R&D project brings hope to local rubber industry Philippine | 29/05/2017

Rubber farmers and processors in the Philippines have reasons to be hopeful as a group of researchers at the Department of Science and Technology – Forest Products Research and Development Institute (DOST-FPRDI) is currently working on an R&D project that seeks to boost their industry.

Titled “Optimization and Improvement of Proceses in the Production of Technically Specified Rubber and Demonstration of the Improved Facilities in Zamboanga Peninsula”, the project seeks to improve current processes in producing TSR by establishing the best practices and right technologies. The goal is to show the effects of present methods on product cost, quality and productivity.

According to Project Leader Engr. Belen B. Bisana, “The country’s natural rubber sector has long been suffering from very low productivity due to different factors: poor harvesting, old processing facilities, bad rubber quality, and lack of competitive products.”

Grown in plantations in tropical countries, the rubber tree produces inside its bark a sticky, milky sap that is gathered once the tree matures. Tappers make a cut in the trunk to collect the sap (called latex) and let the tree
live on.

Once it thickens into a semi-solid state, the latex is processed into a form that passes accepted standards (called technically specified rubber or TSR). TSR is used in a broad range of products, either alone or mixed with other ingredients.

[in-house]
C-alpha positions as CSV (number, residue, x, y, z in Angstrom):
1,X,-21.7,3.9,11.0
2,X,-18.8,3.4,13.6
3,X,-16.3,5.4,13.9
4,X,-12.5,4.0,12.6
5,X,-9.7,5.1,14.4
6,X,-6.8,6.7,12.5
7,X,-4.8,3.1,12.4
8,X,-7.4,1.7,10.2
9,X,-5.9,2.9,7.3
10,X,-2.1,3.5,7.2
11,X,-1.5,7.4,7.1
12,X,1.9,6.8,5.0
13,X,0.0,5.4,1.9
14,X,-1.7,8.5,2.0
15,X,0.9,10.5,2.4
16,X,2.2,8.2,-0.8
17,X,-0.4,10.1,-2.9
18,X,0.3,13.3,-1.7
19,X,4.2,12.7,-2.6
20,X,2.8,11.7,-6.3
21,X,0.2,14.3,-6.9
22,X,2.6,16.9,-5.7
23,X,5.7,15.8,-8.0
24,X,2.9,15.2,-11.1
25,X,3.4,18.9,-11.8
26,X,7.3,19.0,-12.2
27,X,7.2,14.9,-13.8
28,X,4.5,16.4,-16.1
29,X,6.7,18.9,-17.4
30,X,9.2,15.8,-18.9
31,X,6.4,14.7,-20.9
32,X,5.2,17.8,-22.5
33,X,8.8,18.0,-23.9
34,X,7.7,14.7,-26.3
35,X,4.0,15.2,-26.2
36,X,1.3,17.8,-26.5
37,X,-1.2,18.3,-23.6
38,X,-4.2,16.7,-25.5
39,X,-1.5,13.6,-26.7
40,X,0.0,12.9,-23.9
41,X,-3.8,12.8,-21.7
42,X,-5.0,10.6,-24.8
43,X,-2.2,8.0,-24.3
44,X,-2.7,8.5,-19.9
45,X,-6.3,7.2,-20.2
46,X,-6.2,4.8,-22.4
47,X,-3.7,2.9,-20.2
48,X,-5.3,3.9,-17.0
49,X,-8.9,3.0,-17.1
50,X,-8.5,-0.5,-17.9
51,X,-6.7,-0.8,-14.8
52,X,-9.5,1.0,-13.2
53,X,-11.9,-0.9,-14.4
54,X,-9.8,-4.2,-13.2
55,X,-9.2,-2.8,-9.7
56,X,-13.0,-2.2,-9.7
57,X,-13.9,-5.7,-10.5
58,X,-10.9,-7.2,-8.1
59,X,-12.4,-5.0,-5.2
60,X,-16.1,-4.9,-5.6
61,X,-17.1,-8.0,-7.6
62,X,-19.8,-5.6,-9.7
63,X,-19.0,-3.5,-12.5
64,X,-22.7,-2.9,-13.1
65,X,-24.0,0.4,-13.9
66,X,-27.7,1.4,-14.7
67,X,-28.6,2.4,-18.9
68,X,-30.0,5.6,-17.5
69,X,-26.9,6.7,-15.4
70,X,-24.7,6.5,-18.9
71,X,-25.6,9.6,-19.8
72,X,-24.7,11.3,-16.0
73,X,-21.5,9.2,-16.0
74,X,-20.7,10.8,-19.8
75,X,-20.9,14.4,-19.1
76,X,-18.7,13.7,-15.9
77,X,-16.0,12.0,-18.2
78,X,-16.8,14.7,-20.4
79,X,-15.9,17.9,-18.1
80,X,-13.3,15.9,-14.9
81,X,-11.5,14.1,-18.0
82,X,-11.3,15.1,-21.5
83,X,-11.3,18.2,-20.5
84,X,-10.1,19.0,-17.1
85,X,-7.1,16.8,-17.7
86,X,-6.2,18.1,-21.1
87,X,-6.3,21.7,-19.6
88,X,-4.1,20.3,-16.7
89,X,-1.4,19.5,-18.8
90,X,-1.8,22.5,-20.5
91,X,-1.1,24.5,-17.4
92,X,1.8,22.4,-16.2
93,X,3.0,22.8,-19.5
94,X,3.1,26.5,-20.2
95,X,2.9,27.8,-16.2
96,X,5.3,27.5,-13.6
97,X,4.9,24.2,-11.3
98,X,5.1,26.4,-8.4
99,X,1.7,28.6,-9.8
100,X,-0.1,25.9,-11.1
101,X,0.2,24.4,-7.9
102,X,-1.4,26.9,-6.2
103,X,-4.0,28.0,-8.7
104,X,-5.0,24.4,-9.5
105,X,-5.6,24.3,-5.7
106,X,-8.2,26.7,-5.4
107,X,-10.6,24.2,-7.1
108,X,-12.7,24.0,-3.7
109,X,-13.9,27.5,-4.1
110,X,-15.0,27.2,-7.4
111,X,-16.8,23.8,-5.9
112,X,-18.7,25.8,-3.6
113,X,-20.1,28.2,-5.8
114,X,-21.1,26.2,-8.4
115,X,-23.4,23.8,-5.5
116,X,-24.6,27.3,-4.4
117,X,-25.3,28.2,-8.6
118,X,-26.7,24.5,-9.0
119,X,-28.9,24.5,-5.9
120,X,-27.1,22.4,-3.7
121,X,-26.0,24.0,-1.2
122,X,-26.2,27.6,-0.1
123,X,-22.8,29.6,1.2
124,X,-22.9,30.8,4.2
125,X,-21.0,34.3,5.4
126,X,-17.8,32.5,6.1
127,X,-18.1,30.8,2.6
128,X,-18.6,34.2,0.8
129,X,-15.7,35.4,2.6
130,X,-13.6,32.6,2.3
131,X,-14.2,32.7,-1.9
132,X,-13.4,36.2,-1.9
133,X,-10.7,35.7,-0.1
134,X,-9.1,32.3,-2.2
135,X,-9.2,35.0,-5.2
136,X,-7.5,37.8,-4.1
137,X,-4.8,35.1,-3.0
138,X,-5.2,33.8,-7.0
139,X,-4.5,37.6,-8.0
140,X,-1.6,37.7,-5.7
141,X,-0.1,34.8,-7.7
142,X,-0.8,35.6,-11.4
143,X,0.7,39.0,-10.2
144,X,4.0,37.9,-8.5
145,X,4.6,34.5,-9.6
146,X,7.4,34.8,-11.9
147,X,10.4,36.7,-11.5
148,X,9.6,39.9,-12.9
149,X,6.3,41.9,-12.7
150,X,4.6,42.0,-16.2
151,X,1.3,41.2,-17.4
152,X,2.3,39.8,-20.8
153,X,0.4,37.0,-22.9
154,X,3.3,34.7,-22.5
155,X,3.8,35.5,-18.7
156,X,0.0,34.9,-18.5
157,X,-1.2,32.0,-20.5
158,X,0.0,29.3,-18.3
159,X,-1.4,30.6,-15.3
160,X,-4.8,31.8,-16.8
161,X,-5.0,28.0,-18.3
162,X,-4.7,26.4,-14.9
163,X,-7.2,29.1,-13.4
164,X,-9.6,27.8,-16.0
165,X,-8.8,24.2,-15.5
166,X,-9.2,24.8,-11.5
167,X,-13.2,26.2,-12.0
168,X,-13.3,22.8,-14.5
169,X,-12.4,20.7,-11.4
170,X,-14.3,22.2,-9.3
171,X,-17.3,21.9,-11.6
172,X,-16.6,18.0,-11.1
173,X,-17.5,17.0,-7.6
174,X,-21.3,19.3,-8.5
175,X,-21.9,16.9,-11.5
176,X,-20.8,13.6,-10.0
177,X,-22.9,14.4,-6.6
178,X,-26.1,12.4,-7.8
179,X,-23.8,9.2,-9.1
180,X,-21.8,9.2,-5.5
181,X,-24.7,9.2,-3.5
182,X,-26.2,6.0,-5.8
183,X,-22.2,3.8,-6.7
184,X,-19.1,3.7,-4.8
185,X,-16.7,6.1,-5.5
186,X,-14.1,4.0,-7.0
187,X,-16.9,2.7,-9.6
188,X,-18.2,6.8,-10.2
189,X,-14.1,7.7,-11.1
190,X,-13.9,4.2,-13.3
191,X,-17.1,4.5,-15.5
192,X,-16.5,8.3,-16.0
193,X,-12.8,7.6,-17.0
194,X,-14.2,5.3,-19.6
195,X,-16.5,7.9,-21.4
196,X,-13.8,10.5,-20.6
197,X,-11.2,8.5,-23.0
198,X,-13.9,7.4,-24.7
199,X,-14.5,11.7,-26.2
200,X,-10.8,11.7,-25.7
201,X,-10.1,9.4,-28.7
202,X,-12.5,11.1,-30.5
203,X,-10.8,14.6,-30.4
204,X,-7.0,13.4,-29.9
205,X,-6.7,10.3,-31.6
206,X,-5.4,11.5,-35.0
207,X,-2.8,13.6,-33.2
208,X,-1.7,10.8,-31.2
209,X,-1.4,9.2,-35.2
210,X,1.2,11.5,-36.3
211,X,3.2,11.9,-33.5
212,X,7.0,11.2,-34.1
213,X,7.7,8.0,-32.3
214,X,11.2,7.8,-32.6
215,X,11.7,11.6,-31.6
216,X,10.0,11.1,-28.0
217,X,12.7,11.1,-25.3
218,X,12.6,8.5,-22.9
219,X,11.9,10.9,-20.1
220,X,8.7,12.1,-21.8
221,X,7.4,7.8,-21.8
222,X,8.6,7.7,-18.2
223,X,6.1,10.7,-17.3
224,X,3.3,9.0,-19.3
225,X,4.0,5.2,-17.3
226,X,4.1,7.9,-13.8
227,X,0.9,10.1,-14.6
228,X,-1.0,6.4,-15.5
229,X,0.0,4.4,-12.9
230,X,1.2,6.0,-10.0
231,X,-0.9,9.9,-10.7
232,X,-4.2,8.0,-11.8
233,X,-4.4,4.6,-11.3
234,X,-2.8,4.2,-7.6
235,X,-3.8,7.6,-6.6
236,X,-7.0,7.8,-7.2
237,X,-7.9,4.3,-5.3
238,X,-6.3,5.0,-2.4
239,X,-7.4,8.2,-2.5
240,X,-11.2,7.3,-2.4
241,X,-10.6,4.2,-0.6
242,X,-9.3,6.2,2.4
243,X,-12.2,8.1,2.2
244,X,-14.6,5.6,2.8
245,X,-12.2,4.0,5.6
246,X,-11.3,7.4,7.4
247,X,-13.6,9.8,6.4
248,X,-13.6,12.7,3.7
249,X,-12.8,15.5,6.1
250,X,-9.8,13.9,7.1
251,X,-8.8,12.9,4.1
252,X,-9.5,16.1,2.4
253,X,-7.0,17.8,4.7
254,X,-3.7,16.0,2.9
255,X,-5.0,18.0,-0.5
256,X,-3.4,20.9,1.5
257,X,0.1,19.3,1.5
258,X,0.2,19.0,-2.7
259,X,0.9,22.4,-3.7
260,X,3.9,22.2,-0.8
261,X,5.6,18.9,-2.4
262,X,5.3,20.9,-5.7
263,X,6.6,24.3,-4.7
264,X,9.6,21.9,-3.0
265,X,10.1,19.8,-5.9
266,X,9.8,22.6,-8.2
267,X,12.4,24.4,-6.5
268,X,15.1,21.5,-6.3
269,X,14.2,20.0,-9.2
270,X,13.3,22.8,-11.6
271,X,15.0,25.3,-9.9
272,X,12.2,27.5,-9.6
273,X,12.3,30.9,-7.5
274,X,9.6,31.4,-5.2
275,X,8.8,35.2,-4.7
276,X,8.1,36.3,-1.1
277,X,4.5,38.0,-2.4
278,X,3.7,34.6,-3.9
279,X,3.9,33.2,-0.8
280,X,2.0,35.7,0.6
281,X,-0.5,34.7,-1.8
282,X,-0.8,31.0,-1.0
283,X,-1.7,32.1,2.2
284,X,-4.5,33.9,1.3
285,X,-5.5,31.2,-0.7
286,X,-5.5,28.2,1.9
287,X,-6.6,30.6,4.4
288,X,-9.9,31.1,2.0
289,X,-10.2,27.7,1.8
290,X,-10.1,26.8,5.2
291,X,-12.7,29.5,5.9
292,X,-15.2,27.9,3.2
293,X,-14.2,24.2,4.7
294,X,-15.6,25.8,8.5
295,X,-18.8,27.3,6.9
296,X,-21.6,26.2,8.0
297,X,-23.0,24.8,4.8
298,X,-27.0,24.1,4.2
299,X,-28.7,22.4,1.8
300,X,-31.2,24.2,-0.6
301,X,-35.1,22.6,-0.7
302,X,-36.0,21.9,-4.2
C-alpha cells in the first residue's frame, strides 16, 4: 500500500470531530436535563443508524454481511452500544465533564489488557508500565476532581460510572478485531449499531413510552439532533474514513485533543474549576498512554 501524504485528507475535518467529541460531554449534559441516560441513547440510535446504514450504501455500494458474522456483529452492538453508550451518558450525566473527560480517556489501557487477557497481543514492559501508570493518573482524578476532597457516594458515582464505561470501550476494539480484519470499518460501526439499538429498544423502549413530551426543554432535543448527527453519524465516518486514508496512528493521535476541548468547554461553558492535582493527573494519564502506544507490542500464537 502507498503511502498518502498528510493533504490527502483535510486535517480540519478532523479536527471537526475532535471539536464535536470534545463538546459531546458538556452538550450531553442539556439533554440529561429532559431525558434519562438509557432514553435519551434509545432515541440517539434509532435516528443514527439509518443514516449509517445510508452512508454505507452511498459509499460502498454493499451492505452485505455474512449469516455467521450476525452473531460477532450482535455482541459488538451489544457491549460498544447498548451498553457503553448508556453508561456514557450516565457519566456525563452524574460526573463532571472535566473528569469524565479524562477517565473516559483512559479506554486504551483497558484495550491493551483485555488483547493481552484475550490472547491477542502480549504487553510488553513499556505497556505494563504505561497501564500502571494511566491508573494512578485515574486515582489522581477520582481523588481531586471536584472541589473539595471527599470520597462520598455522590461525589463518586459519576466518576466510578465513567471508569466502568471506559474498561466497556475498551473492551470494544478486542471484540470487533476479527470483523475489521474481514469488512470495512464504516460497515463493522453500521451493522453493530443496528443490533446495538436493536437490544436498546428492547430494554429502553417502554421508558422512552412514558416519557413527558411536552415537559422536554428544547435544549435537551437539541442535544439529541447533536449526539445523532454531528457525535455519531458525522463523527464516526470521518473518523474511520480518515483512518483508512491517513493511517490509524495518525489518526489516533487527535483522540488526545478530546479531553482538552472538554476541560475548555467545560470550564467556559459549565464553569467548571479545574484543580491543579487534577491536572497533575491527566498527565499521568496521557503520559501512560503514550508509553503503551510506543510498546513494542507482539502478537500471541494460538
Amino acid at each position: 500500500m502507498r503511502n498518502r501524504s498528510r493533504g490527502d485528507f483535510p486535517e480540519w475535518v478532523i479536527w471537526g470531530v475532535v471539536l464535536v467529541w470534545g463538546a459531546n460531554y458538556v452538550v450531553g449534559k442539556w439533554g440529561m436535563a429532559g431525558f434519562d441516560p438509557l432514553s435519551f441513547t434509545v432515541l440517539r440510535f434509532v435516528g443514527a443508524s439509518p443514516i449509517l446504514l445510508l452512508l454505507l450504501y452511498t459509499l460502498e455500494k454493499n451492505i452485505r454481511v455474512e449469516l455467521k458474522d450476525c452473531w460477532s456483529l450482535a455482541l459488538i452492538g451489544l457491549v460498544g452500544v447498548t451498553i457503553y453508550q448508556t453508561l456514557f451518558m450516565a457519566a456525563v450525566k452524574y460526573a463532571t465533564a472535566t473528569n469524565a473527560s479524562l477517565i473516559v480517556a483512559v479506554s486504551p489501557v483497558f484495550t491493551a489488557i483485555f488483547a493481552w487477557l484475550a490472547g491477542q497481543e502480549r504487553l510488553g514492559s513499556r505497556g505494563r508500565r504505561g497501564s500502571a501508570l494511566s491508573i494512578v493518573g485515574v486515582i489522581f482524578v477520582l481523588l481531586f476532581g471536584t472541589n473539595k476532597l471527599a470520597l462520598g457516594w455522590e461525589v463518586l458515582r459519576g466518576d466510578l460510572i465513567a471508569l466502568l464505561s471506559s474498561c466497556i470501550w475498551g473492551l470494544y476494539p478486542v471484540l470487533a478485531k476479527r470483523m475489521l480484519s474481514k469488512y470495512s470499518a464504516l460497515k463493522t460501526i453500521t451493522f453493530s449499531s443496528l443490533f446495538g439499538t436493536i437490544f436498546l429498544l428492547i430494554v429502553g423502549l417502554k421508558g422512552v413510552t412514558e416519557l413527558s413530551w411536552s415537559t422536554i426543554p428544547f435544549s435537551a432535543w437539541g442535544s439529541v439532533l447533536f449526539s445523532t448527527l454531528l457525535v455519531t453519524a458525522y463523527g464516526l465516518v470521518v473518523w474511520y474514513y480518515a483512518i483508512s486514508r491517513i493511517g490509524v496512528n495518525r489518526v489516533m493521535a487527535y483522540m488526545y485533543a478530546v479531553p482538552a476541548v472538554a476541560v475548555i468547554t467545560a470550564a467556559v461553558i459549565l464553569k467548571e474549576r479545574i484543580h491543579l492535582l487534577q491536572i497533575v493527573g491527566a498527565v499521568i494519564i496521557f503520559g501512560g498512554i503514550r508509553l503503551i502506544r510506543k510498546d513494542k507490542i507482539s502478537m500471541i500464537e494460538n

Not all rubber is natural, however. Of the 15 billion kilos of rubber produced worldwide each year, two-thirds are synthetic. Synthetic rubber comes from petroleum by-products and like natural rubber, is widely used in the motor vehicle industry.

Engr. Bisana explains, “FPRDI took the lead in the project because it believes the natural rubber industry in the
Philippines has a lot more room to grow. Experts say that the 2015 world shortfall in natural rubber which reached 125,000 metric tons can grow to 1.067 metric tons by 2030. This booming market is something we must take advantage of.”

Rubber trees are grown in 217,000 hectares across the Philippines, mostly in Mindanao. Around 450,000 metric tons of rubber were produced in 2014, with about half coming from the Zamboanga Peninsula.

According to Engr. Bisana, about 75% of the project objectives have so far been achieved.

“We have improved and put in place new production equipment at the Philippine Pioneer Rubber Products Corporation (PPRPC). We have also integrated some of Malaysia, India and Indonesia’s best practices on latex tapping and processing in the PPRPC’s upgrading,” she says.

“We have also conducted two training courses in Zamboanga for rubber farmers, tappers, and rubber processing plant workers, teaching them how to put up a nursery, plant seedlings, do a budding operation, and harvest latex. Two training manuals have also been prepared.”

Funded by the DOST-Grants-in-Aid, the project started in October 2013 and is set to end July 2016.